Susan Slept Here (1954): Tashlin’s Christmas Romantic Comedy with Debbie Reynolds and Dick Powell

Though not one of Frank Tashlin’s best film, Susan Slept Here has its satirical moments, nicely delivered by Debbie Reynolds, then at the height of her popularity as “America’s Sweetheart,” due to happy marriage to singer Eddie Fisher.

Grade: C+ (** out of *****)

Susan Slept Here

original film poster

(That label would change in 1960, during Fisher’s scandalous affair with and later marriage to Elizabeth Taylor, after making together the film, Butterfield 8).

The film still is too theatrical, revealing its origins as a play of the same title by Steve Fisher and Alex Gottlieb; Tashlin would use the same premise again in Bachelor Flat, in 1962.

Dick Powell, in his last screen role, plays Mark Christopher, a successful Hollywood screenwriter suffering d from writer’s block after winning an Oscar Award.  Powell’s role was first offered to Robert Mitchum, who was penalized $40,000 by RKO for refusing to play it.

On Christmas Eve, Mark receives an unexpected surprise present: Sergeant Sam Hanlon brings a youngster named Susan Beauregard Landis (Reynolds) to Mark’s luxurious apartment.  Abandoned by her mother, Susan was arrested for vagrancy and hitting a sailor. The kindhearted cop, bending the rules, suggests that Susan stay with Mark until her arraignment after Christmas.

He is 35 year old but pretends to be 29, and she is a minor (17) whose mother is younger than Mark.

But Mark has a fiancée, Isabella Alexander (Anne Francis), a Senator’s daughter who’s jealous. Mark’s secretary Maude Snodgrass (Glenda Farrell), best friend Virgil (Alvy Moore), and lawyer Harvey Butterworth (Les Tremayne) try to keep the crisis under control.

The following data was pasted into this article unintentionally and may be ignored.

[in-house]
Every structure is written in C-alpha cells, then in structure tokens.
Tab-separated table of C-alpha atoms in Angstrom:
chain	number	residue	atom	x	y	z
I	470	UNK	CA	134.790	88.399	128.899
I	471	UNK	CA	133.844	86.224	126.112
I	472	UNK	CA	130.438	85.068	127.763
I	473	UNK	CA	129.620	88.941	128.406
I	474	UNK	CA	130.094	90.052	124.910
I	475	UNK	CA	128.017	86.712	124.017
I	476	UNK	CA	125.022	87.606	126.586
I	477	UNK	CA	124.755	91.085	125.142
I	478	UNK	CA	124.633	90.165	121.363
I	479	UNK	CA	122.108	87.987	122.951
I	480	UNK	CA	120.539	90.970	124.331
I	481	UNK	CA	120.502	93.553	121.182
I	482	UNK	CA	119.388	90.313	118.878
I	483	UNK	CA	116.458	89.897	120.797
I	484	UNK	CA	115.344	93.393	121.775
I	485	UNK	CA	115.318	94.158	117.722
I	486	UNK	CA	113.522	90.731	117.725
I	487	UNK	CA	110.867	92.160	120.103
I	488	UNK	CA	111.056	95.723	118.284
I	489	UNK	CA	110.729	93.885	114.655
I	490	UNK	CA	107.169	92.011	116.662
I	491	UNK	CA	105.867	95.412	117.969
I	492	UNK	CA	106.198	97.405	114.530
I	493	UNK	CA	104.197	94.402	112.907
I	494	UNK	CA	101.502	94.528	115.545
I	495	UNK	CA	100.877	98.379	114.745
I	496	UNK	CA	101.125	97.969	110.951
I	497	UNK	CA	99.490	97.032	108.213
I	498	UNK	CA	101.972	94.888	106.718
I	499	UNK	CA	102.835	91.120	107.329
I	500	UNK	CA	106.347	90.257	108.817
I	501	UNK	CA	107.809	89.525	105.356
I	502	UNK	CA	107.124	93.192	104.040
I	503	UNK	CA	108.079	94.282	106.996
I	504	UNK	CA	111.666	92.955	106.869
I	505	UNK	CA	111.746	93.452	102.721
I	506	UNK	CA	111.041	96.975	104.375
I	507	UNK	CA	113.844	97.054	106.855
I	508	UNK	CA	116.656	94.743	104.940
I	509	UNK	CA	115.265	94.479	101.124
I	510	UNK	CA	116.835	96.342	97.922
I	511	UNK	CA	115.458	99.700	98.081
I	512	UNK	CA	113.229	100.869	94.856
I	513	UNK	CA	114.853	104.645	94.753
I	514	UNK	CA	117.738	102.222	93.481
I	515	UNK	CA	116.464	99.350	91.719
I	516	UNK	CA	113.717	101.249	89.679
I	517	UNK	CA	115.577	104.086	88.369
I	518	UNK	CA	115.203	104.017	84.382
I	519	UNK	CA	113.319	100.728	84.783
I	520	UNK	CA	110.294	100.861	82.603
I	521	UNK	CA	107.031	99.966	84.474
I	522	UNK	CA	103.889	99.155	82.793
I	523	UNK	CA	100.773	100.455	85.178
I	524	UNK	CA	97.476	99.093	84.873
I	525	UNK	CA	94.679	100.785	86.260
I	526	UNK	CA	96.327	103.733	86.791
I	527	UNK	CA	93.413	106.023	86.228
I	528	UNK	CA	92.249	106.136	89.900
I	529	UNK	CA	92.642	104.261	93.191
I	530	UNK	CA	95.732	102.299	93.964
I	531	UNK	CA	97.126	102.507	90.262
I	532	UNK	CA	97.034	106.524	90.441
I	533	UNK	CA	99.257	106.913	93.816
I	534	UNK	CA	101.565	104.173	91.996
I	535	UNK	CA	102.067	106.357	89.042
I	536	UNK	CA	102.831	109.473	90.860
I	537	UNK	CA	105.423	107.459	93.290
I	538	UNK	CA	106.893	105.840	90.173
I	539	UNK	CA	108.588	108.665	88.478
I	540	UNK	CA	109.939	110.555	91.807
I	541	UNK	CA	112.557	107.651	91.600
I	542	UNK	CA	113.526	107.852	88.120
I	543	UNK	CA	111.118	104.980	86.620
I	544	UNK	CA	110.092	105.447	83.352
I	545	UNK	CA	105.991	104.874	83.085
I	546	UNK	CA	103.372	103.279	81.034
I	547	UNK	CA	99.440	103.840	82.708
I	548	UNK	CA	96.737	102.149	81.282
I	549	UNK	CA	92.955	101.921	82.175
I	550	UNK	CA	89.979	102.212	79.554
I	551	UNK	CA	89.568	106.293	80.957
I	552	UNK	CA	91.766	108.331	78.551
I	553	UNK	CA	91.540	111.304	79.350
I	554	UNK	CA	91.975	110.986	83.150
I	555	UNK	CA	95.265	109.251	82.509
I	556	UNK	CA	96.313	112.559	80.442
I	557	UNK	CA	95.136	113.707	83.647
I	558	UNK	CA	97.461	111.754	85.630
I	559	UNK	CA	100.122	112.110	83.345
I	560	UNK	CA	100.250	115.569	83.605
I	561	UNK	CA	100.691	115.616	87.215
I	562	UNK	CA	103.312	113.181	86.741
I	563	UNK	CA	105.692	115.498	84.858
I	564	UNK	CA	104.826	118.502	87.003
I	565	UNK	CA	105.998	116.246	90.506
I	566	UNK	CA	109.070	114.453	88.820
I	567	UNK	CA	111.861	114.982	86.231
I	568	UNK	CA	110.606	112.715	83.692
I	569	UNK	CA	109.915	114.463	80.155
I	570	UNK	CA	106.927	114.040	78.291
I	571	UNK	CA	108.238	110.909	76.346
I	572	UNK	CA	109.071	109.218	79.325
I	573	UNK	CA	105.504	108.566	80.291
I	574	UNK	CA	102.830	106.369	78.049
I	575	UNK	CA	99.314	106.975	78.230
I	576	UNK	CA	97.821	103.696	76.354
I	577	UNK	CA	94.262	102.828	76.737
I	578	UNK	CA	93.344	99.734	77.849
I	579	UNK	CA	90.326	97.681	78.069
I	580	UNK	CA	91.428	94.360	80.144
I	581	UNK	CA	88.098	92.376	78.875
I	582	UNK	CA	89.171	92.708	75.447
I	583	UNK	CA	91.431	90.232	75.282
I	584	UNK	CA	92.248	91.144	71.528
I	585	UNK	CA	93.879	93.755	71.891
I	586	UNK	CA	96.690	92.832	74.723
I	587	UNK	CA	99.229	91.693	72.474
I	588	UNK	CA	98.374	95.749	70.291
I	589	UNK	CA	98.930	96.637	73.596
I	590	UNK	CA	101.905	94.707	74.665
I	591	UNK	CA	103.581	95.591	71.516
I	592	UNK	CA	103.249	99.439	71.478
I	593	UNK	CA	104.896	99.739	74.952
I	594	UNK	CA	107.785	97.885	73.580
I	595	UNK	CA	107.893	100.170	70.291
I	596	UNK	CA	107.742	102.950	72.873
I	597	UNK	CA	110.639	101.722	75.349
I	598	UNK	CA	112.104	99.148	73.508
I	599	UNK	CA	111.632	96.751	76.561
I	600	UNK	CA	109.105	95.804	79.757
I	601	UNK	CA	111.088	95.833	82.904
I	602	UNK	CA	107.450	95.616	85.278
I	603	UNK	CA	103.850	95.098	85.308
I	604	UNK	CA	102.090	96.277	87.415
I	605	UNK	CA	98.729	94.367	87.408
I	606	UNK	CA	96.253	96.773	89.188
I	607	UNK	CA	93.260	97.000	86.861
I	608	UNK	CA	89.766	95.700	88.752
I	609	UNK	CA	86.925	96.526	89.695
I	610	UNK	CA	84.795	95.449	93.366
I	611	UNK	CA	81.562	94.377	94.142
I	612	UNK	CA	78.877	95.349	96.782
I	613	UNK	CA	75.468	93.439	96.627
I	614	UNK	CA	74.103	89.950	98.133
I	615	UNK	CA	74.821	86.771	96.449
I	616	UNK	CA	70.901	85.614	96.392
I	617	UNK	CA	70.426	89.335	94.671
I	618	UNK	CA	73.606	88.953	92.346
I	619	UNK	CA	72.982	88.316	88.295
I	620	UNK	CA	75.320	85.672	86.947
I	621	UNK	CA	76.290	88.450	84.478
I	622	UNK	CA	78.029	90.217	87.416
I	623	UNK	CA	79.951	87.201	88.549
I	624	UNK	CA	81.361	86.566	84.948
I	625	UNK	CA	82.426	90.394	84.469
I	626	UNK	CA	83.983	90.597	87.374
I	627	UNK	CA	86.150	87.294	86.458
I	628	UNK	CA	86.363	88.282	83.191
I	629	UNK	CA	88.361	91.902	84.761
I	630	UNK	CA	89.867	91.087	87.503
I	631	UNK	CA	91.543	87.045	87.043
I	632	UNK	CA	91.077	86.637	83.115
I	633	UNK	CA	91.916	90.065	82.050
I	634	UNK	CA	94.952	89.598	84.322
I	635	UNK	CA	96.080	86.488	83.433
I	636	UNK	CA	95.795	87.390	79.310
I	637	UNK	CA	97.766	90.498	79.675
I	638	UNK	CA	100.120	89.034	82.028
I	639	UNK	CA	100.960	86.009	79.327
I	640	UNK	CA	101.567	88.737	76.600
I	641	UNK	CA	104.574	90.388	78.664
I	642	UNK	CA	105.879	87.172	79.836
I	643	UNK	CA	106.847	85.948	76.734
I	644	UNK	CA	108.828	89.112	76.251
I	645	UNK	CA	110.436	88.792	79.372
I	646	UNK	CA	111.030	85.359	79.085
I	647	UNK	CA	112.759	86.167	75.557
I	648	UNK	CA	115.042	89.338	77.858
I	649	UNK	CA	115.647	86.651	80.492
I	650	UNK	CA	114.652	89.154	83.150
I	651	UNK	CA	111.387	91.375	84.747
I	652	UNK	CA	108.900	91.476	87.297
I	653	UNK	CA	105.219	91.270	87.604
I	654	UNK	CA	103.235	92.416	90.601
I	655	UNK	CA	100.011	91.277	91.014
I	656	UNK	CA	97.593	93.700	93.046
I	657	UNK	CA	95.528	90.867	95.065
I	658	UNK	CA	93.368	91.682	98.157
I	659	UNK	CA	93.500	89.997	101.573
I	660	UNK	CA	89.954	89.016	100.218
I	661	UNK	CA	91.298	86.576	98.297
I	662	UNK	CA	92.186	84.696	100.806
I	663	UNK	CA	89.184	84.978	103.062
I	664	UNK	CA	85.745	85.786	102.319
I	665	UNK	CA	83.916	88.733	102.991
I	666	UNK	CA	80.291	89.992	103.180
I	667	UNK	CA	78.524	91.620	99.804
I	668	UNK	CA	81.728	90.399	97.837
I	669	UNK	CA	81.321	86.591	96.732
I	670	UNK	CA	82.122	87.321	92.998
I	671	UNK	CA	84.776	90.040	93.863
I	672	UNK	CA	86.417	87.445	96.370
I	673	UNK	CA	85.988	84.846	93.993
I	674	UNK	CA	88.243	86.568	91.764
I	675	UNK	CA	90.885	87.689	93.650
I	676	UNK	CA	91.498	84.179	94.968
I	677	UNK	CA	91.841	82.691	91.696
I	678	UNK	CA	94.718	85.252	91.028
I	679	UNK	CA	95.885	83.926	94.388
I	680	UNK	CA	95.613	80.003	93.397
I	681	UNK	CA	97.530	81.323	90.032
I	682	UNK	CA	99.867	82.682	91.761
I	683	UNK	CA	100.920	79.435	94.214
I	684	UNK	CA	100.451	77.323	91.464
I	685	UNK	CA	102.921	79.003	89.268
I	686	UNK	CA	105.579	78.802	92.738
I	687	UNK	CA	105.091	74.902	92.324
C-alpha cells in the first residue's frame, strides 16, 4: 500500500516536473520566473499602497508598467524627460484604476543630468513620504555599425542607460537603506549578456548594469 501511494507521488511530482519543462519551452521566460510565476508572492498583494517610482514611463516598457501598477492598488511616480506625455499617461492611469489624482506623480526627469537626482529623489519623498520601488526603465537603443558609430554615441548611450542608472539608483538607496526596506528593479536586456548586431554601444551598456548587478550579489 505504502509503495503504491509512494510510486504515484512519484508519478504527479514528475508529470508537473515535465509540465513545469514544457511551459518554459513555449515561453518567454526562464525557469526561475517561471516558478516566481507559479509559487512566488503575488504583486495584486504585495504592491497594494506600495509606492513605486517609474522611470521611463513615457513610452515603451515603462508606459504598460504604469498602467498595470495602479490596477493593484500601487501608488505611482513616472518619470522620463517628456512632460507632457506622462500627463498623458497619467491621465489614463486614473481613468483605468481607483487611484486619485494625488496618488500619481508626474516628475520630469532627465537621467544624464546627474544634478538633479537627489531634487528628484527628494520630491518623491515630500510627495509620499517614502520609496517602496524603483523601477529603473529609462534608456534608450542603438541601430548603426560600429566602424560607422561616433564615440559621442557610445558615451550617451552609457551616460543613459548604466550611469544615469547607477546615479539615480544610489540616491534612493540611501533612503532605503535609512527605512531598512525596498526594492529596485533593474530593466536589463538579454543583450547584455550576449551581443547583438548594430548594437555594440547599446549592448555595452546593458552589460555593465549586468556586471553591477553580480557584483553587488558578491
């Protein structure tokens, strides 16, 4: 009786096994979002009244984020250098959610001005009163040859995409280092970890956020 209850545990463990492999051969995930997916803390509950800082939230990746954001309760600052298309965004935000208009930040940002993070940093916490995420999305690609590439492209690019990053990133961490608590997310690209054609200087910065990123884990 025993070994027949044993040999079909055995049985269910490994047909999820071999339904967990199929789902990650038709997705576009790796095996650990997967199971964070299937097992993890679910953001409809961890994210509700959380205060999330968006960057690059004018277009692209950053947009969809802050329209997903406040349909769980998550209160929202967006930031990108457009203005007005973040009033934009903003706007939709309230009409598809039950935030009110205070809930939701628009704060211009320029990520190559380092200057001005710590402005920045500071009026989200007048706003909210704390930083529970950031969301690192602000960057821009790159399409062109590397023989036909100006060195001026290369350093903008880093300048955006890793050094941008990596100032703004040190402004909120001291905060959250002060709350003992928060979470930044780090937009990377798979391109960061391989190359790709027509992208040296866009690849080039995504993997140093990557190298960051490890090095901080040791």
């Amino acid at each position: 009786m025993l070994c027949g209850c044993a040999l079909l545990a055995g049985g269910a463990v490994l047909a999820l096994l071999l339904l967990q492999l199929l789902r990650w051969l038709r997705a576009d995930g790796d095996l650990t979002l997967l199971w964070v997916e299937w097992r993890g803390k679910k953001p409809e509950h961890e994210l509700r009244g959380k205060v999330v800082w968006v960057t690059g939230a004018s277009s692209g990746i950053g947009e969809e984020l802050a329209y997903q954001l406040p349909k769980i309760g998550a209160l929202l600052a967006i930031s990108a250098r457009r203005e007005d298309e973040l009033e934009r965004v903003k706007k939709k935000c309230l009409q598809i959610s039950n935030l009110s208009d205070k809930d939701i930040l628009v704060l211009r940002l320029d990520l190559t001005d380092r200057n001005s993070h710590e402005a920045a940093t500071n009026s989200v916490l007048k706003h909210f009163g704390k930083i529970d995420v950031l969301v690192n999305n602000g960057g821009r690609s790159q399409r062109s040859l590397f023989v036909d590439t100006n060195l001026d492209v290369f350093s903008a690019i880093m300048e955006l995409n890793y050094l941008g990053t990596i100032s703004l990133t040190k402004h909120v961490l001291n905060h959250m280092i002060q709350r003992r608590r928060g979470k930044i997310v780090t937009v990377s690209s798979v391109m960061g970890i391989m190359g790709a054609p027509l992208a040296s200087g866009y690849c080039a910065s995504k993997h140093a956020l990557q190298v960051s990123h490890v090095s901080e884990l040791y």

Threatened with juvenile detention till she is 18, Mark quickly and impulsively marries her in Vegas.  To avoid consummation, he takes Susan out dancing until she collapses with fatigue. When the marriage is reported by the press, Isabella confronts Susan.

Isabella and Susan arrive at Mar’s cabin, with the latter determined to gain real marriage with Mark. She refuses to sign the annulment, but Mark still will not consummate the marriage. Seen eating strawberries and pickles, Susan is mistaken to be pregnant.

In the end, Susan convinces Mark that they are right for each other.

The movie was popular the box-office, reportedly pulling RKO out of the red before studio head decided to sell it.


The film was based on the play Susan by Alex Gottlieb and Steve Fisher which was originally called A Present for Joe, and opened in July 1951 at the Circle Theatre, Los Angeles with Robert Rockwell, Beverly Long and Mabel Albertson who directed it.  Gottlieb wrote a script version and decided to produce.

Oscar Context

The film was nominated for two Oscar awards: for Best Original Song “Hold My Hand” (sung by Don Cornell), and for Best Sound, Recording (John O. Aalberg).


Directed by Frank Tashlin
Produced by Harriet Parsons
Written by Steve Fisher, Alex Gottlieb, based on “Susan Slept Here,” 1956 play by Steve Fisher and Alex Gottlieb
Music by Leigh Harline, Richard Myers
Cinematography Nicholas Musuraca
Edited by Harry Marker
Color process Technicolor

Production and distribution company: RKO Radio Pictures

Release date July 14, 1954
Running time: 98 minutes
Box office $2.25 million